Ghana Telecom’s determination to offer good services to its customers nationwide is reportedly being thwarted by persistent cable thefts in some parts of the country.
The company’s Ashanti Regional Public Relations Officer, Patience Maamle Asare, in an interview with the Times in Kumasi yesterday, gave a sad account of the cable theft situation.
She said about 400 telephone lines of the company in parts of Kumasi and its environs have been disrupted since the beginning of this year owing to the theft of underground and overhead telephone cables.
The worst affected areas in the Ashanti Region, according to the GT, are Ridge, Tafo-Nhyiaso, Pankrono, Buokrom, the Kwame Nkrumah University of Science and Technology (KNUST) campus, Fumesua and Obuasi.
Cables stolen from the KNUST campus alone is estimated to cost ¢100 million while the other affected areas are yet to be assessed.
What makes the situation alarming is the report that not less than eight customer lines in Kumasi go off every day because of cable thefts.
We recall that in June last year, about 2,000 fixed telephone lines belonging to individual and corporate subscribers in the Kumasi metropolis were said to have been disrupted within three months as a result of the wanton destruction of scores of overhead and underground cables by unidentified people.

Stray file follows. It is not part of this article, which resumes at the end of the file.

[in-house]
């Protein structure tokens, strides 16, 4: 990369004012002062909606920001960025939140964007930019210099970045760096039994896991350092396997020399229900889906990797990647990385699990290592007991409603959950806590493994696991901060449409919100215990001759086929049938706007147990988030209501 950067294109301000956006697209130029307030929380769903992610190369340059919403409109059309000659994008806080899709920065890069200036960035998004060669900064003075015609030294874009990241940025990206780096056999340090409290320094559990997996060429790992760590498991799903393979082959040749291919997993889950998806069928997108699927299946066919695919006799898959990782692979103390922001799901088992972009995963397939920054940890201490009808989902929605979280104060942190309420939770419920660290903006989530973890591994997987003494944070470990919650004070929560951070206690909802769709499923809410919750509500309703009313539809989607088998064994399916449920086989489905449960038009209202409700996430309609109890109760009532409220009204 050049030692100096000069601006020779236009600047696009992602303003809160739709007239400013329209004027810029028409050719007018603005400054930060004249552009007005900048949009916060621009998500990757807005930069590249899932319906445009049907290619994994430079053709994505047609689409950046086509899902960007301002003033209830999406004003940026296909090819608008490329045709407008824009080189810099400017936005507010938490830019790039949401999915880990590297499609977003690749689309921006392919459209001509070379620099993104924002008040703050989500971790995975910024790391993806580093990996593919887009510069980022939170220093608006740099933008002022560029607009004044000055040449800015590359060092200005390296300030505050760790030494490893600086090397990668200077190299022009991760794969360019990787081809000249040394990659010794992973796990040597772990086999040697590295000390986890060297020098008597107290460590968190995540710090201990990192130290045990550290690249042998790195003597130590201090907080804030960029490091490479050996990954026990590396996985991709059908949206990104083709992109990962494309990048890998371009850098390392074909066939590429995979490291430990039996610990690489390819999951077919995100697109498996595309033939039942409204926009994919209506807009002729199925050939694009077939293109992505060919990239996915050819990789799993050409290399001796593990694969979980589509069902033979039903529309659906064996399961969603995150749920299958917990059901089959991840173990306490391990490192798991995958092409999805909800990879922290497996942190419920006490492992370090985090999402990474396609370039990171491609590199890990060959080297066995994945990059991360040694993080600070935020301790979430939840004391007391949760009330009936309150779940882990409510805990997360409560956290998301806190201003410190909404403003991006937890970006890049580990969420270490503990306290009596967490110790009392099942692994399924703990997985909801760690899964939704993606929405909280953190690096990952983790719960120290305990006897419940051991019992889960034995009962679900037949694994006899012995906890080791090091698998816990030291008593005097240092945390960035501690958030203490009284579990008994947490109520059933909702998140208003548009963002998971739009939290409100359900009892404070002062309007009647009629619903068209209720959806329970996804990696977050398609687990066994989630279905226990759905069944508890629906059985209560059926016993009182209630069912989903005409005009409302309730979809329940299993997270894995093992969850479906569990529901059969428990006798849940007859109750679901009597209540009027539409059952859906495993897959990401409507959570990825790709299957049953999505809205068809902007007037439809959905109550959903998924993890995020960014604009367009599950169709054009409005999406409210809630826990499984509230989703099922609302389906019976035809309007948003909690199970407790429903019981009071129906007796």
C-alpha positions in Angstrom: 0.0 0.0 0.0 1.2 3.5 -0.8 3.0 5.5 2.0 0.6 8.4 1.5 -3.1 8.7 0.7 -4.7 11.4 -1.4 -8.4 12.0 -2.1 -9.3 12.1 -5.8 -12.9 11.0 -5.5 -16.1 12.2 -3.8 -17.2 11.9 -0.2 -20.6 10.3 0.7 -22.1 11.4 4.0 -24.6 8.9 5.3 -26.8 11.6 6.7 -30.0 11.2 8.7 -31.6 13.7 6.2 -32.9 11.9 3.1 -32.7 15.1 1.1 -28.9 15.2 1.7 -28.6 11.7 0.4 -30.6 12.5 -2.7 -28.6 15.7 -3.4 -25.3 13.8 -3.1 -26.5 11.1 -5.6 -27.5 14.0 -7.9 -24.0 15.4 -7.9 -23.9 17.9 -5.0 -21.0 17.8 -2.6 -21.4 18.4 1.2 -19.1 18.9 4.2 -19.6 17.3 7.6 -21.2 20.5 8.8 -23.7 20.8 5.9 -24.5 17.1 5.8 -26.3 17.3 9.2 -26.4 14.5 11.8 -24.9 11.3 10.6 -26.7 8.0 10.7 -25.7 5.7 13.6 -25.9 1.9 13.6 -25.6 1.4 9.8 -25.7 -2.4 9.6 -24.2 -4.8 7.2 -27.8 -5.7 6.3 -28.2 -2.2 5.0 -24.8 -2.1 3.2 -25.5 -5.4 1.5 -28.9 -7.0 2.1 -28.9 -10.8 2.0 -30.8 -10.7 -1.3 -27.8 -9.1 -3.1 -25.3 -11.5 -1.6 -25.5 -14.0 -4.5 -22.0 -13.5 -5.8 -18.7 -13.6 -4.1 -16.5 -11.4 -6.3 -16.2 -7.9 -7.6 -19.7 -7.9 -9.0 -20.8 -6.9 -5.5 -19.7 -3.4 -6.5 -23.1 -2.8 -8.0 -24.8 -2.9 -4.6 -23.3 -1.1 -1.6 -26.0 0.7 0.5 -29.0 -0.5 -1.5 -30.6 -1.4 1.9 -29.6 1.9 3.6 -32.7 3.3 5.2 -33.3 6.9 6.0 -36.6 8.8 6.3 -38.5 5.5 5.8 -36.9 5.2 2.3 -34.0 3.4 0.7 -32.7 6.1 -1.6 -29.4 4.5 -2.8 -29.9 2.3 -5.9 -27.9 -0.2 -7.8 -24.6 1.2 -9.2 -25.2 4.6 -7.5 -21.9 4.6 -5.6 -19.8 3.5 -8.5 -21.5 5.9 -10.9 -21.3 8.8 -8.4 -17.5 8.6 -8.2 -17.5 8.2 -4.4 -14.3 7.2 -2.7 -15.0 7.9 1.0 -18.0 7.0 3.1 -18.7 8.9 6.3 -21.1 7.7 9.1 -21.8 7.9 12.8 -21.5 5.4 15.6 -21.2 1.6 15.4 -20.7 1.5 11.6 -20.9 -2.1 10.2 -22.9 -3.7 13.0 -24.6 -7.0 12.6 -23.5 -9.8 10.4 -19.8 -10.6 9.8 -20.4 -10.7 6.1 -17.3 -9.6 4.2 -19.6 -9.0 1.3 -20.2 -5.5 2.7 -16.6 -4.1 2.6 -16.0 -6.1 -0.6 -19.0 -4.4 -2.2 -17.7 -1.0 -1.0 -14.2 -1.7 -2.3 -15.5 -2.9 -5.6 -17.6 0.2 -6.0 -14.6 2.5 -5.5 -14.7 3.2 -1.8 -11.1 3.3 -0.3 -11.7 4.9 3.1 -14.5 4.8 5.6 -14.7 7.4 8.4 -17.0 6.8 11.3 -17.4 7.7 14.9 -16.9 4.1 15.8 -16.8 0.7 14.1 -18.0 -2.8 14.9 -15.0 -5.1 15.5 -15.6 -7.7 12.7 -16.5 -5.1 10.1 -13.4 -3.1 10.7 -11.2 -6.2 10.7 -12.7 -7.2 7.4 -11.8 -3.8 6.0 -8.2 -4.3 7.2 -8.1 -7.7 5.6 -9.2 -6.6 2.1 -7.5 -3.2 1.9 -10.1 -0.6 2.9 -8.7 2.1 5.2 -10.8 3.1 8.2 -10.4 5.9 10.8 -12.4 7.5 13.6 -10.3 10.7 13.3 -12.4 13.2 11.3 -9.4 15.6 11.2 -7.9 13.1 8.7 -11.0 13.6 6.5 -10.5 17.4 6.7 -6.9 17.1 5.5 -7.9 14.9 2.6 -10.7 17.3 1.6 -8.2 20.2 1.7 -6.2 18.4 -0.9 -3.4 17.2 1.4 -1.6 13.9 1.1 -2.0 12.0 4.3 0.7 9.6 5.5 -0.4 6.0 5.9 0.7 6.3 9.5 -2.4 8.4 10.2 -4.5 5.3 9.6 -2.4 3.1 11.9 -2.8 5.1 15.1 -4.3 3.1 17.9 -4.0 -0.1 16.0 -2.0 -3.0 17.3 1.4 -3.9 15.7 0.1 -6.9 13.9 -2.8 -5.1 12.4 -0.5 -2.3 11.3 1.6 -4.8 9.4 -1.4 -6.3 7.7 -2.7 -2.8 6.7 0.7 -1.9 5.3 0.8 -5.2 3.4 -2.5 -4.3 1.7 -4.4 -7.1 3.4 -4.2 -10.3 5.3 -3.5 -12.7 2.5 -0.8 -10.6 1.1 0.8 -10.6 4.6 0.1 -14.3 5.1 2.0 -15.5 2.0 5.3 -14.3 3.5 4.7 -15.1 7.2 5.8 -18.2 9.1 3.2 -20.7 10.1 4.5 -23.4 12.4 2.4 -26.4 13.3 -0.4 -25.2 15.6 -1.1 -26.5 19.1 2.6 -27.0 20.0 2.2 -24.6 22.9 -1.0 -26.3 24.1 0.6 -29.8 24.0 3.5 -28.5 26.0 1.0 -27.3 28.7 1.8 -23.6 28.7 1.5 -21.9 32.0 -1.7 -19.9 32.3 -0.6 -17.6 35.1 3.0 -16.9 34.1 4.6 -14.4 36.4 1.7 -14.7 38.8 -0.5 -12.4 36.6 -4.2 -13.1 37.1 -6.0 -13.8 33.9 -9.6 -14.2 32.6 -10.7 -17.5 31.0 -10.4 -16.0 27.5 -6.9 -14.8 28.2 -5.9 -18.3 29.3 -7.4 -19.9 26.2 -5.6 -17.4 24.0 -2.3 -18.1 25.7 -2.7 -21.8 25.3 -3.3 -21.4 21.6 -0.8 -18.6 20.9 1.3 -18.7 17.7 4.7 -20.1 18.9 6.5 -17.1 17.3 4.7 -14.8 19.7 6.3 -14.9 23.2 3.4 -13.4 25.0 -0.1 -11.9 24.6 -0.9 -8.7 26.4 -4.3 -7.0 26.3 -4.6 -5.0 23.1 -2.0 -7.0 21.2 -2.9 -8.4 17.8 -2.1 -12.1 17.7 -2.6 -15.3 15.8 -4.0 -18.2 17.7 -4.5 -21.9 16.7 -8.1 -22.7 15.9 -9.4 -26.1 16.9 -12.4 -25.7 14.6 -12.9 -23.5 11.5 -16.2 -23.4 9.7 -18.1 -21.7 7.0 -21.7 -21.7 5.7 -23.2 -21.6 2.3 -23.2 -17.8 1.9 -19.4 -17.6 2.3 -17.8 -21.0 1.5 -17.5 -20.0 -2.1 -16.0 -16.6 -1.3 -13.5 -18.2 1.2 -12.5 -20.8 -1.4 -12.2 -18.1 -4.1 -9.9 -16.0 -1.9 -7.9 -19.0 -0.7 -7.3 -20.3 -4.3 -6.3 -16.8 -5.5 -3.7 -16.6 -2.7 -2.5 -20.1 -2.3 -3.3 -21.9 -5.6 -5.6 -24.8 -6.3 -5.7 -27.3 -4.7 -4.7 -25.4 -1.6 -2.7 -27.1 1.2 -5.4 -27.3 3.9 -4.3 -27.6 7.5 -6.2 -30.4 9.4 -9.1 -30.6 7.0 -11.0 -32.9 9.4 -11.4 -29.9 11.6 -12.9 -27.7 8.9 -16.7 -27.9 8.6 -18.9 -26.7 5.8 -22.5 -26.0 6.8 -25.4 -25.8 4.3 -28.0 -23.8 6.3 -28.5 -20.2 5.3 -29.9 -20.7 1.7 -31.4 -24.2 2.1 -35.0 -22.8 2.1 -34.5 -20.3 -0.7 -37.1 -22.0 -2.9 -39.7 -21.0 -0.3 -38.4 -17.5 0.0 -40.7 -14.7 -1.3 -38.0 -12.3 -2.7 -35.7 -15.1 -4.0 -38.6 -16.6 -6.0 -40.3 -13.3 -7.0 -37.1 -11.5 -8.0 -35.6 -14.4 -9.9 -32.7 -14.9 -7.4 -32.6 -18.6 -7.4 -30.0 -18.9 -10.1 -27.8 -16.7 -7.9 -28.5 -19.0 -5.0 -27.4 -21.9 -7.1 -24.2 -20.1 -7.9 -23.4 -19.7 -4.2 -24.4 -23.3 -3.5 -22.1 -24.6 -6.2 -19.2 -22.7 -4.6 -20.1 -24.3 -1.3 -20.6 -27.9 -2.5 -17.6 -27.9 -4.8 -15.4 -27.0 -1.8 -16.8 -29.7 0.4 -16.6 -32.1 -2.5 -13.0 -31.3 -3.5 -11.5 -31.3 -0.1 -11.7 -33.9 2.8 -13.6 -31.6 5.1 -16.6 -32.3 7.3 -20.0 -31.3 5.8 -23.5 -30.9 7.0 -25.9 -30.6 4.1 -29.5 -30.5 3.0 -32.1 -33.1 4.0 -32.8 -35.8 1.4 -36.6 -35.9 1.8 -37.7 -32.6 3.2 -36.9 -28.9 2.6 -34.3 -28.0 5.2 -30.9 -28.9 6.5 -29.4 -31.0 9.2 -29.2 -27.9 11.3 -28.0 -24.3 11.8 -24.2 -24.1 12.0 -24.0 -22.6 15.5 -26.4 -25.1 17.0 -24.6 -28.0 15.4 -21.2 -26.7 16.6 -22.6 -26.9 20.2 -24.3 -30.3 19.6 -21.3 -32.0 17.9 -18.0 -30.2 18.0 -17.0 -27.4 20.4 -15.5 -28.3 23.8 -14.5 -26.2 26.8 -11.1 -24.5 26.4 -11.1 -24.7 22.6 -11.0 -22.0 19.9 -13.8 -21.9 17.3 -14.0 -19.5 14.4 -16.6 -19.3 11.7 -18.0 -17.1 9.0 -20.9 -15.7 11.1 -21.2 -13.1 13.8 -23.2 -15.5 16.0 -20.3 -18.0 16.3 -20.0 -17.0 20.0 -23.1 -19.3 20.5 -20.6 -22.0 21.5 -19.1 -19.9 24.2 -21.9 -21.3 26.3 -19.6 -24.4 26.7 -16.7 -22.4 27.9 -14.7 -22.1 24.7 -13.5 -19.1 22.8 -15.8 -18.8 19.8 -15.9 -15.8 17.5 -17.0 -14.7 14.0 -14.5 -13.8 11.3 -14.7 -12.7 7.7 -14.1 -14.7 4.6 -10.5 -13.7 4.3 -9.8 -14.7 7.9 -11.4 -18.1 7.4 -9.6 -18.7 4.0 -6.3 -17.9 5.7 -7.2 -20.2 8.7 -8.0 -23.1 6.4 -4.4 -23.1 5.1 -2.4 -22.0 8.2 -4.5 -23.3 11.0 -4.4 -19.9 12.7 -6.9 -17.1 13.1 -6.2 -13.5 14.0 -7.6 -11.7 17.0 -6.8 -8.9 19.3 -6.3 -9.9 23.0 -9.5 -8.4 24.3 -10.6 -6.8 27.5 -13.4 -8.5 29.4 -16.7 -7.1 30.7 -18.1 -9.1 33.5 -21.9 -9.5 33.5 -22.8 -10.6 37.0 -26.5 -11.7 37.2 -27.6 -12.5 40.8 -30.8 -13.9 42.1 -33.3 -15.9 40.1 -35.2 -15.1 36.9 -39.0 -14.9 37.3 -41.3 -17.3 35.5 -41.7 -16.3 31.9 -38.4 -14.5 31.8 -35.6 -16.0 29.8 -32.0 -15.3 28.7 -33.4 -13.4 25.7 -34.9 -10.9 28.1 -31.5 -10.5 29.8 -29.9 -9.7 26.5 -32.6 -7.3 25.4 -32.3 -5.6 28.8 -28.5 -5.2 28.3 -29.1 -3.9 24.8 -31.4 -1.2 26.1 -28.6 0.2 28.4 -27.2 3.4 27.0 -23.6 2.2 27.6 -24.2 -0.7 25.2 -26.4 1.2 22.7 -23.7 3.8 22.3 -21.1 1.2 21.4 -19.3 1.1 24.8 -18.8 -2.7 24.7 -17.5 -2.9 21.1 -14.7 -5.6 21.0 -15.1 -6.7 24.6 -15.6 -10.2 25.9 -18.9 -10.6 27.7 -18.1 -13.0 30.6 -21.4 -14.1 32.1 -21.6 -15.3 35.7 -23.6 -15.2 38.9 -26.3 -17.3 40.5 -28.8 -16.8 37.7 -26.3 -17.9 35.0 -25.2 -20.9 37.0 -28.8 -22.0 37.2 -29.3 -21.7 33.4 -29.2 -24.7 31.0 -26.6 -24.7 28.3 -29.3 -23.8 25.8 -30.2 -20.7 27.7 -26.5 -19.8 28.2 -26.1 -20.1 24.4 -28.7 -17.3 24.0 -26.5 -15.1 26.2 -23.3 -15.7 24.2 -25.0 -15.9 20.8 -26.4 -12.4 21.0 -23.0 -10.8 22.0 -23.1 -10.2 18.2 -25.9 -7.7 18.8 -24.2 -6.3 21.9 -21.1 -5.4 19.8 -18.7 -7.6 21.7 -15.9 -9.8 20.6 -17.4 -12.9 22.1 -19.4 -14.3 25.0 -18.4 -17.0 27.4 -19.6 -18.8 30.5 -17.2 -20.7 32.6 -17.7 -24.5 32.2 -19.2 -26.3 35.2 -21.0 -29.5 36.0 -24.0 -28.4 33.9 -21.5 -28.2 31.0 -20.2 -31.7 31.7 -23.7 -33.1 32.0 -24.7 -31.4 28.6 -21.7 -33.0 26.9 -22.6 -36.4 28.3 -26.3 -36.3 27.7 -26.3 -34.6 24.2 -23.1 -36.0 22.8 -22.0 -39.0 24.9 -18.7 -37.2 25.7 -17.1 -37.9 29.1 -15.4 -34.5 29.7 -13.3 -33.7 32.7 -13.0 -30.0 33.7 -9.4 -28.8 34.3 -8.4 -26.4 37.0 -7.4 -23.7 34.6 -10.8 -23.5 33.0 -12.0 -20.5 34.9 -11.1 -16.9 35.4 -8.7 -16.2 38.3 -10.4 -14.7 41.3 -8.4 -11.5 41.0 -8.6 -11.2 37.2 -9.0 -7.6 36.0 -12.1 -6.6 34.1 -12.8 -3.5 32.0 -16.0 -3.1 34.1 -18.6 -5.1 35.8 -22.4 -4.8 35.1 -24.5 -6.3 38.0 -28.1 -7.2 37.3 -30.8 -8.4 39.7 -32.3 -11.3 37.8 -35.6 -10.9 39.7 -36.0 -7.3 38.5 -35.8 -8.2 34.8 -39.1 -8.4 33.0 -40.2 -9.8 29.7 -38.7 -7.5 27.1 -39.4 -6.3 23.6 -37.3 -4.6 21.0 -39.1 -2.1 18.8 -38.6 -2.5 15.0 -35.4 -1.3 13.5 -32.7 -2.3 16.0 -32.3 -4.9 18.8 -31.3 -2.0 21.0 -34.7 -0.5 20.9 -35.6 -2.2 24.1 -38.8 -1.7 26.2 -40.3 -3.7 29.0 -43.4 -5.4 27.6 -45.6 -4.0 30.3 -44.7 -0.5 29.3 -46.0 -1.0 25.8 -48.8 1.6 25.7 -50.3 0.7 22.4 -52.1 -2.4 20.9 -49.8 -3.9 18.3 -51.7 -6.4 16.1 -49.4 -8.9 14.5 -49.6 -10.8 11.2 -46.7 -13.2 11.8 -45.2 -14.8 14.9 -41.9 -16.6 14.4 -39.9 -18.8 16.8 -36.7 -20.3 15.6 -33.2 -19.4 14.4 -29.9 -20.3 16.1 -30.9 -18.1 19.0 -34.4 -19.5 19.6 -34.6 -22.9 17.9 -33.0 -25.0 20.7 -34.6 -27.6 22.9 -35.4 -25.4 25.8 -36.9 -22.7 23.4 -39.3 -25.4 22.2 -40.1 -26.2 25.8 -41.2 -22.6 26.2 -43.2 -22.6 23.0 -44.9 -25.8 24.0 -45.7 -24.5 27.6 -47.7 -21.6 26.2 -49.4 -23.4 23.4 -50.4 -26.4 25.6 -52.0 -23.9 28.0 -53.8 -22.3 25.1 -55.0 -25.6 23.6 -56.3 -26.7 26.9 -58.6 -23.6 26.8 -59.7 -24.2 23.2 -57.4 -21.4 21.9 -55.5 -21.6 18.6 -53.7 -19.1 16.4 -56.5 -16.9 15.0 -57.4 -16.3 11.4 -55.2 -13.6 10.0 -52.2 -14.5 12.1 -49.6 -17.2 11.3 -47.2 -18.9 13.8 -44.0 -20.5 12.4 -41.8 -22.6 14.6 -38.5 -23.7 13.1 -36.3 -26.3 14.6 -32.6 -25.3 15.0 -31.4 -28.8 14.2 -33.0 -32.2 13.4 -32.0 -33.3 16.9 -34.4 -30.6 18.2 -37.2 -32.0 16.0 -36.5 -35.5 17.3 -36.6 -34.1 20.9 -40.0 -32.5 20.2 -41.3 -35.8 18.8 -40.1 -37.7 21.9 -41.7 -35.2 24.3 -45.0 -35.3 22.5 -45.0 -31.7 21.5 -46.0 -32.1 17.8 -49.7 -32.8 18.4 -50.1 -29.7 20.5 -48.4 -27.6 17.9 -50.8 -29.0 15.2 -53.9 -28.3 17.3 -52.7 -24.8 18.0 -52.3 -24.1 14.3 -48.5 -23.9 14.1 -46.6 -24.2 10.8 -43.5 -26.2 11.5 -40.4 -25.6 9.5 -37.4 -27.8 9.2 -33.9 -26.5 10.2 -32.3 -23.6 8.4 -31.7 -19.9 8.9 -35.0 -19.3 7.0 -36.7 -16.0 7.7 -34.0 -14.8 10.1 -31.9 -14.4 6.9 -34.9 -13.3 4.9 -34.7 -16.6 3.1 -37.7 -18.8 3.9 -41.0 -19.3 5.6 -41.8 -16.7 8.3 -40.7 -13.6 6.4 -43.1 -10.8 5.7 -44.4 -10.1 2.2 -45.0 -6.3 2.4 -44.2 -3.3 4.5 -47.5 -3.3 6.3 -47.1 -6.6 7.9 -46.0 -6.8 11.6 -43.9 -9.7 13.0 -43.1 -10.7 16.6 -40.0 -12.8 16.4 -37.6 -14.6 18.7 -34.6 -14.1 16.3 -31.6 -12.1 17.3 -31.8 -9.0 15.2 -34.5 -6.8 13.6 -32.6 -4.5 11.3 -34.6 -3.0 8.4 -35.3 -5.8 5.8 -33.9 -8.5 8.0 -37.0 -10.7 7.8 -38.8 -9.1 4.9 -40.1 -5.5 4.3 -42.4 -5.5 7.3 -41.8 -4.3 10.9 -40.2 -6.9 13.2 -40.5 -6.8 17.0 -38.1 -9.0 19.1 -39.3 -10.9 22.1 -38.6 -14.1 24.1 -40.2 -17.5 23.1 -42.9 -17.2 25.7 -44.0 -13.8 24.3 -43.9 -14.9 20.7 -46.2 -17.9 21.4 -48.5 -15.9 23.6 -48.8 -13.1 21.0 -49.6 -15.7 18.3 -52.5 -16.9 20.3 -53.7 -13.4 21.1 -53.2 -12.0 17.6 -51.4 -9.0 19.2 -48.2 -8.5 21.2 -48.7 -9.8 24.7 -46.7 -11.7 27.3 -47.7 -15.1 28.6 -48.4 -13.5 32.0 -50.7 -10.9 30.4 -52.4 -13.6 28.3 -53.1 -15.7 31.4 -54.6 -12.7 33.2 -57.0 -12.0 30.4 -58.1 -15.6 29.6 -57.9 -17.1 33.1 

In addition to this, it was found that overhead and underground telephone cables in some parts of the metropolis had been cut into pieces suggesting the work of saboteurs.
There is no doubt that the thefts and destruction of the cables are not limited to Kumasi and its environs alone but occur in other parts of the country.
The situation therefore calls for the application of more practical measures to deal with the cable thieves and those who deliberately destroy the cables in the various communities.
The seriousness of the situation demands that GT embarks on serious monitoring of its telephone lines and leave nothing to chance in the effort to ensure smooth operations and uninterrupted service to its subscribers.
We suggest that the management of GT looks within its confines to see whether some of its own employees are not involved in the cable thefts. This is because there have been reports of some staff colluding with outsiders to undertake illegal connections.
We believe that since GT relies on the public for good business and vice-versa, the people in the various communities must cooperate with the company in exposing the culprits instead of keeping quiet when others steal telephone cables to satisfy their selfish interest.
Cable thieves, like armed robbers, deserve no mercy and we trust that the law courts will not hesitate to ensure that the thieves face the full rigours of the law.